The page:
A retrofitted shorthand for this difference in approaches:
(For more on this, see our recent article Designing an Experiential Scenario: The People Who Vanished.)
The "Hawaii 2050" scenario rooms were therefore immersive and experiential not only literally, with participants surrounded by performers and designed media (set dressing, props, soundscapes, etc), but also narratively, with each room devised as a coherent scene that would place attendees in medias res, and invite in them a sense of being transported in time. We aimed to ensure that people would not only witness these futures first hand, but interact with and within them: hence, four situations from alternative futures: a pre-election speech night; a naturalisation ceremony for climate change refugees; a government-mandated sustainability class; and an information session at a posthuman wellbeing facility.
None were supposed to feel like tendentious "best" or "worst" outcomes. Instead we wanted to offer qualitatively differentiated stories, in the classic Manoa School mould. To mirror some of the complexity of real history, we hoped people would find both good and bad things in each world they visited; genuinely "alternative futures" as opposed to mildly different flavours of the same idea, as scenario generation processes sometimes yield. Building on this divergent futuring tradition, we reasoned that more vivid and sensorily engaging food for thought could help support wiser decision making in the aggregate.
Following a year of meetings with state legislators and public administration collaborators; after weeks of intensive work and long days that summer, of Jake and I making thousands of directorial decisions large and small, of generating dozens of artifact concepts and iterating their execution with our astoundingly resilient graphic design helpers, of writing and rewriting scripts and workshopping them with actors, of eking out our shoestring budget to make every room as fully realised and detailed as possible, of criss-crossing the island doing everything from taking venue measurements to sourcing fabrics for future military outfits: somehow, impossibly, the futures arrived at last.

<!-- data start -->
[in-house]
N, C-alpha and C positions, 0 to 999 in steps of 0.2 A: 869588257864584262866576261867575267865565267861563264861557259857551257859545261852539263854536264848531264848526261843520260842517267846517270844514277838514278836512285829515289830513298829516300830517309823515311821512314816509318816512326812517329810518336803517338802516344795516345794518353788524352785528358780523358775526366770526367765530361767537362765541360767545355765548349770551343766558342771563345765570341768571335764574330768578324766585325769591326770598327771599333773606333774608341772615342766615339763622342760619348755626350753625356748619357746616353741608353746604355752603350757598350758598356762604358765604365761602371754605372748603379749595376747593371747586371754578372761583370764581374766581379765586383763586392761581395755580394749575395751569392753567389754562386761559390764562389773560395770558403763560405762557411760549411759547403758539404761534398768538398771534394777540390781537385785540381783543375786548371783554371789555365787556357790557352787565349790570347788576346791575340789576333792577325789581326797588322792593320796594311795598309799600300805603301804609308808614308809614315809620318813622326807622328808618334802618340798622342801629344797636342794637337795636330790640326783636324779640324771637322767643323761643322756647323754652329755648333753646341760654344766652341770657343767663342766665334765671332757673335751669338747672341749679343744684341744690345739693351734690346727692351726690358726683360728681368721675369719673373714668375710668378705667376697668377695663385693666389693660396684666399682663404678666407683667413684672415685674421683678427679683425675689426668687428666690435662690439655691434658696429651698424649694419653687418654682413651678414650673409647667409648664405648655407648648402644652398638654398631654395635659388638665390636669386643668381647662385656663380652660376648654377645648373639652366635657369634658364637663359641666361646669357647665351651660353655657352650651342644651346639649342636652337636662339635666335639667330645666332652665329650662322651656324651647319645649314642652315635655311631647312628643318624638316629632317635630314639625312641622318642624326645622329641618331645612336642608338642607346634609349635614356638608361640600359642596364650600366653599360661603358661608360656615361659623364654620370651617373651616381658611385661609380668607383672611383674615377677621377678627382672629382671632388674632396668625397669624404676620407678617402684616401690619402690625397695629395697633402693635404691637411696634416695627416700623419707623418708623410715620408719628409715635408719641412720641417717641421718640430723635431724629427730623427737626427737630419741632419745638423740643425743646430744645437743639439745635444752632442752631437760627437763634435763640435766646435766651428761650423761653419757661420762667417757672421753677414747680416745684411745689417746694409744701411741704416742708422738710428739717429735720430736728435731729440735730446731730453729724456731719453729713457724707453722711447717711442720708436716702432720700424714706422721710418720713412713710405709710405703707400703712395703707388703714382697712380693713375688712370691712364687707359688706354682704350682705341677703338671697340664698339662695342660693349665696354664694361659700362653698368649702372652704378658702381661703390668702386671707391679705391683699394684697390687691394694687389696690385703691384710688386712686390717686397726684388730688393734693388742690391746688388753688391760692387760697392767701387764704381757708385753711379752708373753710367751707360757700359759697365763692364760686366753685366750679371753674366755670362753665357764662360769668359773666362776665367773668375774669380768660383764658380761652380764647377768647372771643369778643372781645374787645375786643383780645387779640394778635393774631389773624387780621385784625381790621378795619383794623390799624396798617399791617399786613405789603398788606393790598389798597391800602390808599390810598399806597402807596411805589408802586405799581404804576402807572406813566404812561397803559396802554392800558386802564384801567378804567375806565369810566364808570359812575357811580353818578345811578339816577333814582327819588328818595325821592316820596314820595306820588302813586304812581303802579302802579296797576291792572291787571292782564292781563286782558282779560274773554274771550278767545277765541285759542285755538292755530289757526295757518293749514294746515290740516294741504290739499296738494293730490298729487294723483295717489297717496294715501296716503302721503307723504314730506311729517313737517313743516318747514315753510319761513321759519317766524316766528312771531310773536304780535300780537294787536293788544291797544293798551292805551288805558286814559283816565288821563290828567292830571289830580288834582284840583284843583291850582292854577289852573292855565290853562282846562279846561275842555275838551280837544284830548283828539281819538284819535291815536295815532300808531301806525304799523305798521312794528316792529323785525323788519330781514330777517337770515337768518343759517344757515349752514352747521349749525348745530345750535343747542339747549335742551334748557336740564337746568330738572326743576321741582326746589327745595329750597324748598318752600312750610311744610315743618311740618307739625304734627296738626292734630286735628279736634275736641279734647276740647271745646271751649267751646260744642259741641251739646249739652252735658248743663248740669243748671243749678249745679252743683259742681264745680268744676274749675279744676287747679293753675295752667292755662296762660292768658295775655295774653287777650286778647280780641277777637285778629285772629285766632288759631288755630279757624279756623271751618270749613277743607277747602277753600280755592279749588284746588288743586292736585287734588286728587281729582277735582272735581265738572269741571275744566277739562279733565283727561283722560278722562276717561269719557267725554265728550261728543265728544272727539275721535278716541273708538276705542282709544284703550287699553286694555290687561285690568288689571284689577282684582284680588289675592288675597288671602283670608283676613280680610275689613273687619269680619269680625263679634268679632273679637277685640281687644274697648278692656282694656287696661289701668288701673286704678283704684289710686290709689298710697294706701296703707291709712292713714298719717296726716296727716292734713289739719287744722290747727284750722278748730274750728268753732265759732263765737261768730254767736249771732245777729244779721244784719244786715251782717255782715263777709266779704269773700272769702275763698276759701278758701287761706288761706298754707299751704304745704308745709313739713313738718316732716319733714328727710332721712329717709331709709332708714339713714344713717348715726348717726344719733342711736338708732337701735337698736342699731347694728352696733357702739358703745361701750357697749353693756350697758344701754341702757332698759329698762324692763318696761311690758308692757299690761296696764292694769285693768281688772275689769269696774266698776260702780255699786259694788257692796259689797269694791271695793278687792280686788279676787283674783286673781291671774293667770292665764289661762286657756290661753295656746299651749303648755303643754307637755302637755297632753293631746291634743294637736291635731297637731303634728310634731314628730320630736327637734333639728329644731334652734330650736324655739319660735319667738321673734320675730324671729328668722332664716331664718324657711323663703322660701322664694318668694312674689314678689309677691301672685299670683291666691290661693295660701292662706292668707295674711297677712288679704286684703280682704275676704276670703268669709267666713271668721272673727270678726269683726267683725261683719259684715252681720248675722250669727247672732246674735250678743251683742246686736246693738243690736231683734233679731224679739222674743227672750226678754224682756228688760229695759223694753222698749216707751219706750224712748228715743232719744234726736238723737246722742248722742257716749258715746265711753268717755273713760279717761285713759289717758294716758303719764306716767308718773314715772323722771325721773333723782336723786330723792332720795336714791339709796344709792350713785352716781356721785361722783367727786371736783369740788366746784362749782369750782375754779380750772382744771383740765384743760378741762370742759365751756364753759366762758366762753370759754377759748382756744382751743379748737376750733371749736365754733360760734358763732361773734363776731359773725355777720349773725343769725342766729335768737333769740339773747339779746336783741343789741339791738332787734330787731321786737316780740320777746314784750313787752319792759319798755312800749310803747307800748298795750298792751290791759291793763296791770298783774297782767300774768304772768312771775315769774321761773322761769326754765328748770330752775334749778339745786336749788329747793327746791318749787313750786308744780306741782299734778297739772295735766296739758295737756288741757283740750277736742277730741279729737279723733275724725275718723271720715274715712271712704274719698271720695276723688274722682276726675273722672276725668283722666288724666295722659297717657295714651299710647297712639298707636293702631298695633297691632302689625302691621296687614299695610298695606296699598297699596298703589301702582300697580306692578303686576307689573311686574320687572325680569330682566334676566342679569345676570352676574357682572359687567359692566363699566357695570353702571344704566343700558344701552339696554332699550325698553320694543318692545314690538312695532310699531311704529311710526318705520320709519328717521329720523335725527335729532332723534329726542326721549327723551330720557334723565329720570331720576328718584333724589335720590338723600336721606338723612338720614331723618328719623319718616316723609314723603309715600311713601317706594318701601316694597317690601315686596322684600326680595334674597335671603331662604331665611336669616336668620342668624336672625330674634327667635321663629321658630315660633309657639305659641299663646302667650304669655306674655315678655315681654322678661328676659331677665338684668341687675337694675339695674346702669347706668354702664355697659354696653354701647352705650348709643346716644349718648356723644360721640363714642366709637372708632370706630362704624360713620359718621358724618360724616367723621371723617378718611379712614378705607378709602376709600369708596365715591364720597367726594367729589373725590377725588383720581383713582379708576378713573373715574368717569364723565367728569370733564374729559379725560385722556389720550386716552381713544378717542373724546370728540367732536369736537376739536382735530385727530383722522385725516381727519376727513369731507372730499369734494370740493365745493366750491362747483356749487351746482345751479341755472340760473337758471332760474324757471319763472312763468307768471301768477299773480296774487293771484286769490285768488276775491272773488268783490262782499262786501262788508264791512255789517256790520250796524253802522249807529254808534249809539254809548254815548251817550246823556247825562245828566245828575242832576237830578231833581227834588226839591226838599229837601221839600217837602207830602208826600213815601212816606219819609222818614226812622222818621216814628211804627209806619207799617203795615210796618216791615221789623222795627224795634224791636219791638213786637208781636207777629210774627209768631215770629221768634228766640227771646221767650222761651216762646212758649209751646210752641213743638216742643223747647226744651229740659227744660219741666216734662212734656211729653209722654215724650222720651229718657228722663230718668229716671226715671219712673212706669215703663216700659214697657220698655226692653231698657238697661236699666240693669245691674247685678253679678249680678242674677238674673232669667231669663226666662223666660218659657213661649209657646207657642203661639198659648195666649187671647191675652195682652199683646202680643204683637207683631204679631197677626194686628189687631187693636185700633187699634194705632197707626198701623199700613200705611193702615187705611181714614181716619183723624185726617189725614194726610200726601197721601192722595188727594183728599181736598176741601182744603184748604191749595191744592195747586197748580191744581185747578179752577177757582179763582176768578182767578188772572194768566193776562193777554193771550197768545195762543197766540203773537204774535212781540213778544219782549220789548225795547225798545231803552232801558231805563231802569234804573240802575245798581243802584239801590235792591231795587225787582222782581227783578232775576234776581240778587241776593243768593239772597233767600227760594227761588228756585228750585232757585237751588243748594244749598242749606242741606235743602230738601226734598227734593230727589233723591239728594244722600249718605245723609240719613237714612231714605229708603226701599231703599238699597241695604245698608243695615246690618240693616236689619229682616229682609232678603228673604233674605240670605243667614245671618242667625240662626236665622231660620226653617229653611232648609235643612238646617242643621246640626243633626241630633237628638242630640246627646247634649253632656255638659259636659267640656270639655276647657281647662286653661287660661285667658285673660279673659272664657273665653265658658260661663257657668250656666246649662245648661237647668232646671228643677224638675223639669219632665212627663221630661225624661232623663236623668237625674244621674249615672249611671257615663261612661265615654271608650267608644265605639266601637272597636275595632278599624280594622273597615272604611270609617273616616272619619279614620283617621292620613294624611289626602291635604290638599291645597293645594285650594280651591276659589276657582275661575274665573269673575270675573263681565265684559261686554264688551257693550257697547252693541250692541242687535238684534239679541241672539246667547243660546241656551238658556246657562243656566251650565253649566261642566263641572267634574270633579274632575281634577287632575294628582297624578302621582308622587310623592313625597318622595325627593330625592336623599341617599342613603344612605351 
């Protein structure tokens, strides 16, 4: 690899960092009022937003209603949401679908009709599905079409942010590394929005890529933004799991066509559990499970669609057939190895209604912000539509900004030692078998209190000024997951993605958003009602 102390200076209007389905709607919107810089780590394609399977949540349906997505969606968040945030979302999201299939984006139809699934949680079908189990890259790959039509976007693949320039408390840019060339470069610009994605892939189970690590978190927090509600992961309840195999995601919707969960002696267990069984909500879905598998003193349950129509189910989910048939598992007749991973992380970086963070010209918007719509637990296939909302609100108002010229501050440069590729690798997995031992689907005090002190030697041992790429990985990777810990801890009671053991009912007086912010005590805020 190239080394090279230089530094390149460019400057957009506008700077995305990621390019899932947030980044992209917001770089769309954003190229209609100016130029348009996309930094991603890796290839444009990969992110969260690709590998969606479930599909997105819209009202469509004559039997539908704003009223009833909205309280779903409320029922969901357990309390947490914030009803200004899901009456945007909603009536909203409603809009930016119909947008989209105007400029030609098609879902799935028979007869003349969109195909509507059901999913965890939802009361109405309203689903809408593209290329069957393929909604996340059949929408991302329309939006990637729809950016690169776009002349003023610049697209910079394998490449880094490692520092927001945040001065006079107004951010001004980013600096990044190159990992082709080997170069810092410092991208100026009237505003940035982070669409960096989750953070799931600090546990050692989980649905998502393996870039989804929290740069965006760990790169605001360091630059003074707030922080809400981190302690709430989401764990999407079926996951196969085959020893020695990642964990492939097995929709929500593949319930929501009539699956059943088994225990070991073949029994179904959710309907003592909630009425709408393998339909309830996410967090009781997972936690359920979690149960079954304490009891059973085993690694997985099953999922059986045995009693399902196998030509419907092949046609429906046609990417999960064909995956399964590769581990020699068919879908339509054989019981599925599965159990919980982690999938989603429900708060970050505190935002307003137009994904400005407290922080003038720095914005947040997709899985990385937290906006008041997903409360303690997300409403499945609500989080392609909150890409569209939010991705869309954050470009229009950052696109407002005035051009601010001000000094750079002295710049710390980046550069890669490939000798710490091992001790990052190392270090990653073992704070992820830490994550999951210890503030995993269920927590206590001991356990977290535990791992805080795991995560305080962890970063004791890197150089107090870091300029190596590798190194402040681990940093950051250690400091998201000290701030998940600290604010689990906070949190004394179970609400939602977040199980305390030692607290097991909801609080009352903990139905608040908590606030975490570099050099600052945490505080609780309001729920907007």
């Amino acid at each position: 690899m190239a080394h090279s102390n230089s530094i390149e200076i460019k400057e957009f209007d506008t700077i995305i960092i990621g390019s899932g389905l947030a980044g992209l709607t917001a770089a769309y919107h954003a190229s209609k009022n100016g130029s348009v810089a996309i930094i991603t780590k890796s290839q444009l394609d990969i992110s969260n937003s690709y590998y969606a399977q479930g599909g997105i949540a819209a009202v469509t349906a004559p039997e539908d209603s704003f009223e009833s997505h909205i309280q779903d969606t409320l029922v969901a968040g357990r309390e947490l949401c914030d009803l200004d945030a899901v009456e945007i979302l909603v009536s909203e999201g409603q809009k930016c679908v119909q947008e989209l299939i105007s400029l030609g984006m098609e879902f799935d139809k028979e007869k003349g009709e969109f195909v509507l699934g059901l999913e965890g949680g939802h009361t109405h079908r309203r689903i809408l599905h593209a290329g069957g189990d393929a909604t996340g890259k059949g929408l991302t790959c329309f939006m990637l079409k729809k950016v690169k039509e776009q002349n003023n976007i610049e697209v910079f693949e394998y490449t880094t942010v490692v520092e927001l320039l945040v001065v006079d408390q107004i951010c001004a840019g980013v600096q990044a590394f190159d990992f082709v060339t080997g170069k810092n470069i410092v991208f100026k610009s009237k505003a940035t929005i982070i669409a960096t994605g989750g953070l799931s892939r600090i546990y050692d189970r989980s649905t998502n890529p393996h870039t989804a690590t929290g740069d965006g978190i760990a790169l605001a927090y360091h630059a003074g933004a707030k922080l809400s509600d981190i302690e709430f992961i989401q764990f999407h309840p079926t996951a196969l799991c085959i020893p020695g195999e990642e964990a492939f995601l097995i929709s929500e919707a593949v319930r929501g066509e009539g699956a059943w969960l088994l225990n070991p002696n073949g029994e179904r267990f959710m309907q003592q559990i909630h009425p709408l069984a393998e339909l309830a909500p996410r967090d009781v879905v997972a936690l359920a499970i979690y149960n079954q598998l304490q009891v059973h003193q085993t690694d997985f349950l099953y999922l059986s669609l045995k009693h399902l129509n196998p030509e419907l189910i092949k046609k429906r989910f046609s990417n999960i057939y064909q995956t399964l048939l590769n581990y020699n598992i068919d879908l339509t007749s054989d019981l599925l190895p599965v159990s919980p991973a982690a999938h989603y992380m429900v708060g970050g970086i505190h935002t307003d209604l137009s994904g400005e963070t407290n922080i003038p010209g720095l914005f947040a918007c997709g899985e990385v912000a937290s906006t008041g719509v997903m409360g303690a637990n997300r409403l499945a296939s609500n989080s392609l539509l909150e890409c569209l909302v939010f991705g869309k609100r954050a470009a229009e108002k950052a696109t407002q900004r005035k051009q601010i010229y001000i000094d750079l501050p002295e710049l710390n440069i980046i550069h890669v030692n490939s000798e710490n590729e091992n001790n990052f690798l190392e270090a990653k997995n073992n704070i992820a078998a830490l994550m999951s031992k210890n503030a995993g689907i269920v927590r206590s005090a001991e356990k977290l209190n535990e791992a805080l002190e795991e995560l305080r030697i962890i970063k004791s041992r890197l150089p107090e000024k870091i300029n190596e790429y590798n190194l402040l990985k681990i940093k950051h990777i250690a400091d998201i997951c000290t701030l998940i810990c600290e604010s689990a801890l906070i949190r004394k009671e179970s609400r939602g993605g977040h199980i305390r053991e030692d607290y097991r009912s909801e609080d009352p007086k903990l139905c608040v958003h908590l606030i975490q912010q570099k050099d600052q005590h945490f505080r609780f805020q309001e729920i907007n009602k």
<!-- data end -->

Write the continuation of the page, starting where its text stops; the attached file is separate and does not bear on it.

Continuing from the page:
And on that Saturday morning ten years ago, as the time for the first round of experiences approached, taking place in four rooms simultaneously, I have a memory of walking through the ballroom lobby in a daze, emotionally addled, exhilarated, exhausted, halfway between tears and laughter. For us this was the mother of all proofs of concept.
It was of course bound to be a big deal, in our minds, if for no other reason than the amount of work involved, and the responsibility of delivering all we had promised––without a clear precedent that we knew of––to state senators and other community leaders, not to mention our colleagues and collaborators.